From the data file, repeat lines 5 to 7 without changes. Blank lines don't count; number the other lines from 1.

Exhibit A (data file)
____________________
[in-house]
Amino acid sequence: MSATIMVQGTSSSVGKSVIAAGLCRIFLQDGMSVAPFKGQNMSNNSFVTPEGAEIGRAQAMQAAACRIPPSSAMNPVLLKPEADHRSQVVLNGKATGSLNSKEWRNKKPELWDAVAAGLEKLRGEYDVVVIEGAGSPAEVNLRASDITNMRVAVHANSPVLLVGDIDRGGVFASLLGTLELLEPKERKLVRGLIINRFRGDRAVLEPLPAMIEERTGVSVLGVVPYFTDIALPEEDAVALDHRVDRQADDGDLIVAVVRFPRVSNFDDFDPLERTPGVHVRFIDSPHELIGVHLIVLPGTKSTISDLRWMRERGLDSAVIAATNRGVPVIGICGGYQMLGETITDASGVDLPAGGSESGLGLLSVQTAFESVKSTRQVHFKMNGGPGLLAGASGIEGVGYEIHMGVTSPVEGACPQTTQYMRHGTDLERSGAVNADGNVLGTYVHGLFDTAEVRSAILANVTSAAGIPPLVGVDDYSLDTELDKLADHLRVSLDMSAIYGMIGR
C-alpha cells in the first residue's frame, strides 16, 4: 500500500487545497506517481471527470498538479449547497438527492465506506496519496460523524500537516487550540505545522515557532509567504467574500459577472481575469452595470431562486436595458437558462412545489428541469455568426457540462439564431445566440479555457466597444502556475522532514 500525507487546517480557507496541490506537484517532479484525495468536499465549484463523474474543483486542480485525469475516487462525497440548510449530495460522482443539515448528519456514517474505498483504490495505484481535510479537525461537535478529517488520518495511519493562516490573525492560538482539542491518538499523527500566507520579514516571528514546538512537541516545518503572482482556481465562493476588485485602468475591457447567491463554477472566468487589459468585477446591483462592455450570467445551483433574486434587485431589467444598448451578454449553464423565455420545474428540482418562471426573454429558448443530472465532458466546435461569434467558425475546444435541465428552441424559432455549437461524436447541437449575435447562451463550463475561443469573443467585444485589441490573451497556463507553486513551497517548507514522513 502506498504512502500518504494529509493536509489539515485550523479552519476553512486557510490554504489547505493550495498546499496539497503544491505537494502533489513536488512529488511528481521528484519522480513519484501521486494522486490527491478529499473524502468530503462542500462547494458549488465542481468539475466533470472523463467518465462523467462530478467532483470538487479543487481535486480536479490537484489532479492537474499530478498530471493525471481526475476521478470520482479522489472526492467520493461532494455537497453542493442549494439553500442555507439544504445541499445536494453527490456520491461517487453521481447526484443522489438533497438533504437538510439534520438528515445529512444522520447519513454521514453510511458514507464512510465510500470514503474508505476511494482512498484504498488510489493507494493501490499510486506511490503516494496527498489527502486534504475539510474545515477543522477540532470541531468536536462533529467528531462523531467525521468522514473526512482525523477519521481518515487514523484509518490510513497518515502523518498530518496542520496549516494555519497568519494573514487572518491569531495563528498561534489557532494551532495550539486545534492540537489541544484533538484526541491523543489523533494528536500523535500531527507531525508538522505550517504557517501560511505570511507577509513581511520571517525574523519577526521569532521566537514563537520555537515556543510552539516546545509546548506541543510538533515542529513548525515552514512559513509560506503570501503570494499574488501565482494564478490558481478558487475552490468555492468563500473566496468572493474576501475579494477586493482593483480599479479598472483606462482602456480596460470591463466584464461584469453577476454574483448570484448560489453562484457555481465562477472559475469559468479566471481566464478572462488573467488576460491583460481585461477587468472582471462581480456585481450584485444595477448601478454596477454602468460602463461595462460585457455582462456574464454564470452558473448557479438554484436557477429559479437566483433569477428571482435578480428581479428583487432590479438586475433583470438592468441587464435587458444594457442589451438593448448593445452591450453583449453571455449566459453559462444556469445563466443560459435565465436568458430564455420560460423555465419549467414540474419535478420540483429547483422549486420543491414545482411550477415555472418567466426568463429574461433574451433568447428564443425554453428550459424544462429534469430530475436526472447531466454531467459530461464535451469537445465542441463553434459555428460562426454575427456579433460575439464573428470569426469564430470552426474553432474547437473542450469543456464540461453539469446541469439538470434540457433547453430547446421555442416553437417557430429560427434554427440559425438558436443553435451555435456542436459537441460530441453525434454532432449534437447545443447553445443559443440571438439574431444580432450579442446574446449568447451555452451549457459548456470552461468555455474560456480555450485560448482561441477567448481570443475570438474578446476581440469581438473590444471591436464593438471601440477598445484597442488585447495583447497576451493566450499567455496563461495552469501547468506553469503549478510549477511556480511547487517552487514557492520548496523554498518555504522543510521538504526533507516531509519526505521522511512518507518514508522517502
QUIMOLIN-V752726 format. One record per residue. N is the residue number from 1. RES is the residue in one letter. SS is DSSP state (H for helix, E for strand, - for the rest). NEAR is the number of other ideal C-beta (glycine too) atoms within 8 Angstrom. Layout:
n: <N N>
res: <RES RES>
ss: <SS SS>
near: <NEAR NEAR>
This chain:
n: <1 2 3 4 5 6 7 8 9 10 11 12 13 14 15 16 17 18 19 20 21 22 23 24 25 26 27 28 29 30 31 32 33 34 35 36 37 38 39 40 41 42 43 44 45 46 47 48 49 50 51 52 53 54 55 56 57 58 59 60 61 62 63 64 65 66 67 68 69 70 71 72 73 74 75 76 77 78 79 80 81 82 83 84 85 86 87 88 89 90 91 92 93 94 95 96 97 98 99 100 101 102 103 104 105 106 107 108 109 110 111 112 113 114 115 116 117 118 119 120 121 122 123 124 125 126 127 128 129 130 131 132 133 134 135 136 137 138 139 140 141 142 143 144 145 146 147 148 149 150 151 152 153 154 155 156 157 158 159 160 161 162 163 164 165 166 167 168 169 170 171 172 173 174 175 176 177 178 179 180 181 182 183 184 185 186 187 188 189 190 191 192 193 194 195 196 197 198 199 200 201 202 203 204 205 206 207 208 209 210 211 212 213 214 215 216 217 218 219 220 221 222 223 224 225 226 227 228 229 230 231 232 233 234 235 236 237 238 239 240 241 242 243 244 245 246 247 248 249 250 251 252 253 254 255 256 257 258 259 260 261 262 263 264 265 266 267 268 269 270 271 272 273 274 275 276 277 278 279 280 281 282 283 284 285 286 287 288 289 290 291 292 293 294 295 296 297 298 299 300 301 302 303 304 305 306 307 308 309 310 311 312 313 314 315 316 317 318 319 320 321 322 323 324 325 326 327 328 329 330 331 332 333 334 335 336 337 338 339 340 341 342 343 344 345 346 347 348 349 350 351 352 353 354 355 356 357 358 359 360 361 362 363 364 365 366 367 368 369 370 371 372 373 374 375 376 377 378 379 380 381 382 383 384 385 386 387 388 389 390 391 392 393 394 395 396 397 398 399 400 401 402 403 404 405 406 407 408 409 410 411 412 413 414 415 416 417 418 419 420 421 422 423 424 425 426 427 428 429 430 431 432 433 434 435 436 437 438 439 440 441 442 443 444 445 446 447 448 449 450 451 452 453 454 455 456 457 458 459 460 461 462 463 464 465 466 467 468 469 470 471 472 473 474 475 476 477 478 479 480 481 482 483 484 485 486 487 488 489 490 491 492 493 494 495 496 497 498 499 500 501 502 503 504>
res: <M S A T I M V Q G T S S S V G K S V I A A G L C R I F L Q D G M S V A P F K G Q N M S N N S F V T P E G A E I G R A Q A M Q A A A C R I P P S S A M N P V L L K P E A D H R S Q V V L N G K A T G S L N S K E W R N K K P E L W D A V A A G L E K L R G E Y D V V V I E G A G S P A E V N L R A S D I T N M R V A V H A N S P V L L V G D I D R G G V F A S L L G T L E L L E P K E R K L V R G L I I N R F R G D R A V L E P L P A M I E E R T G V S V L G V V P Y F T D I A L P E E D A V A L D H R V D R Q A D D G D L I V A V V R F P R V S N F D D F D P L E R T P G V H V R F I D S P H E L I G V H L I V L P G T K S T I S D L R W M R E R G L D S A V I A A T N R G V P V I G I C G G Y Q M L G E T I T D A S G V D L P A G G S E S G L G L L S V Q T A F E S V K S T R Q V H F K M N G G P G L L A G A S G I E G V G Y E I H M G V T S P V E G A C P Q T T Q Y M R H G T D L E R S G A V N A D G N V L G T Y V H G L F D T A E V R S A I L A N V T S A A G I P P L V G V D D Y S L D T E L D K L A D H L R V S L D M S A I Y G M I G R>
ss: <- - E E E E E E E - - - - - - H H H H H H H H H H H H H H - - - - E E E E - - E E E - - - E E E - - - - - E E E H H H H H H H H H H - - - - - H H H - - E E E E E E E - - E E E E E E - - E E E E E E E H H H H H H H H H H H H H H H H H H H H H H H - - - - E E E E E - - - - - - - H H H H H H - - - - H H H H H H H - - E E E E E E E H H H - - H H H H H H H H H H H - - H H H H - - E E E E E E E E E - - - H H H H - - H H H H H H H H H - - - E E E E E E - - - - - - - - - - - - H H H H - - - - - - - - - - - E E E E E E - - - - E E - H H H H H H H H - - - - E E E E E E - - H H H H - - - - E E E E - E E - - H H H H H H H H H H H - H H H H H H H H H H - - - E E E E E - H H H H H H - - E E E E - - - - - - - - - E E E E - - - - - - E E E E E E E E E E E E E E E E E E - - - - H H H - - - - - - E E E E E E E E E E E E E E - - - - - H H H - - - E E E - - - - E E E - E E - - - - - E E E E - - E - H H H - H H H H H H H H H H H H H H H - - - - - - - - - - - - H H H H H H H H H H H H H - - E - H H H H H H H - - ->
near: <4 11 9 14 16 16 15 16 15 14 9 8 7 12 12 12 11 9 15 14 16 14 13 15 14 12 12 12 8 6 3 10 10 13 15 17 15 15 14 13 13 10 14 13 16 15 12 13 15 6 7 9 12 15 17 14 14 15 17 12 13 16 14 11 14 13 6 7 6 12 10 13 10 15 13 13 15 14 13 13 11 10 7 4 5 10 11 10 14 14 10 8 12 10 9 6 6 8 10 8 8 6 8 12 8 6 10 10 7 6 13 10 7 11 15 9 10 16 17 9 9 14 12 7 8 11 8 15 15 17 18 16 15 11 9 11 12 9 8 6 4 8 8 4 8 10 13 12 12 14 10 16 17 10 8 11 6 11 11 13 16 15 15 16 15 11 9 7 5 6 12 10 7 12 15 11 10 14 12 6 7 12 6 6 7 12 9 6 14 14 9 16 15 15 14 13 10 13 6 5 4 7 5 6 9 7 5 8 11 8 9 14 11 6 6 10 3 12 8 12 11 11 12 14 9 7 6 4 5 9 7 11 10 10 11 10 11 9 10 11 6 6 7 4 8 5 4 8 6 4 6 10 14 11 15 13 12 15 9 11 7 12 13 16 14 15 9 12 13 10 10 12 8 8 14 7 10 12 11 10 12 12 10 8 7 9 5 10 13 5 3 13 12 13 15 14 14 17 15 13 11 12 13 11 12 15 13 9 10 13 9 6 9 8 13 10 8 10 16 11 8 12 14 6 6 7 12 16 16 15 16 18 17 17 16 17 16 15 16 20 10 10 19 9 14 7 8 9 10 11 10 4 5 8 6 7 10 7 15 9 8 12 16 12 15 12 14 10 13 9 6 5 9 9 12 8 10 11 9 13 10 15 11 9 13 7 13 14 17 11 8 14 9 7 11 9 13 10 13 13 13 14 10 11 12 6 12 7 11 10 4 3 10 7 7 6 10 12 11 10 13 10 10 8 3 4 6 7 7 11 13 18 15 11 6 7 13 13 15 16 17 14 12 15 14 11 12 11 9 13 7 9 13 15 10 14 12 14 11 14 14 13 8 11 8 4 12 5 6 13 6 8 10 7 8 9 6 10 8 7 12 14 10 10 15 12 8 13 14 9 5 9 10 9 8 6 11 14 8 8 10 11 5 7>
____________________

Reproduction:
n: <N N>
res: <RES RES>
ss: <SS SS>